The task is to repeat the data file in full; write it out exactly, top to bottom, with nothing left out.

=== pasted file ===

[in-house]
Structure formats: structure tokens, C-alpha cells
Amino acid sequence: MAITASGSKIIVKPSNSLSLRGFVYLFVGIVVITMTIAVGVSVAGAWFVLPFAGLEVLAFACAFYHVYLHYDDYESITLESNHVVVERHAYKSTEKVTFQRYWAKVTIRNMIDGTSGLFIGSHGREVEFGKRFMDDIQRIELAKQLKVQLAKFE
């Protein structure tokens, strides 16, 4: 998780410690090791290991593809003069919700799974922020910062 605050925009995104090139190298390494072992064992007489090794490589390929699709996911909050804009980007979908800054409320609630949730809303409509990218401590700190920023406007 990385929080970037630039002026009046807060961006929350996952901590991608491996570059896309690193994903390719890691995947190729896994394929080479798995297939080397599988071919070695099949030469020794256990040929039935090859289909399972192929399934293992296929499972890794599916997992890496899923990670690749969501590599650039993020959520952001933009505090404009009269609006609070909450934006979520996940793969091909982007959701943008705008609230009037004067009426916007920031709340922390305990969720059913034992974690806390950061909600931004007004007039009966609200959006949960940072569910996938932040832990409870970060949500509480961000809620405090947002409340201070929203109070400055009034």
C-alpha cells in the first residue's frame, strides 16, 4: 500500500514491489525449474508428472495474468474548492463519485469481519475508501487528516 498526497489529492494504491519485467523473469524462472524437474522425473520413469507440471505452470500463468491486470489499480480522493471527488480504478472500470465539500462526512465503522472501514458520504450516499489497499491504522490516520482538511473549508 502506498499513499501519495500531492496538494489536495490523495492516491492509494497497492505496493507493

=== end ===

[in-house]
Structure formats: structure tokens, C-alpha cells
Amino acid sequence: MAITASGSKIIVKPSNSLSLRGFVYLFVGIVVITMTIAVGVSVAGAWFVLPFAGLEVLAFACAFYHVYLHYDDYESITLESNHVVVERHAYKSTEKVTFQRYWAKVTIRNMIDGTSGLFIGSHGREVEFGKRFMDDIQRIELAKQLKVQLAKFE
């Protein structure tokens, strides 16, 4: 998780410690090791290991593809003069919700799974922020910062 605050925009995104090139190298390494072992064992007489090794490589390929699709996911909050804009980007979908800054409320609630949730809303409509990218401590700190920023406007 990385929080970037630039002026009046807060961006929350996952901590991608491996570059896309690193994903390719890691995947190729896994394929080479798995297939080397599988071919070695099949030469020794256990040929039935090859289909399972192929399934293992296929499972890794599916997992890496899923990670690749969501590599650039993020959520952001933009505090404009009269609006609070909450934006979520996940793969091909982007959701943008705008609230009037004067009426916007920031709340922390305990969720059913034992974690806390950061909600931004007004007039009966609200959006949960940072569910996938932040832990409870970060949500509480961000809620405090947002409340201070929203109070400055009034």
C-alpha cells in the first residue's frame, strides 16, 4: 500500500514491489525449474508428472495474468474548492463519485469481519475508501487528516 498526497489529492494504491519485467523473469524462472524437474522425473520413469507440471505452470500463468491486470489499480480522493471527488480504478472500470465539500462526512465503522472501514458520504450516499489497499491504522490516520482538511473549508 502506498499513499501519495500531492496538494489536495490523495492516491492509494497497492505496493507493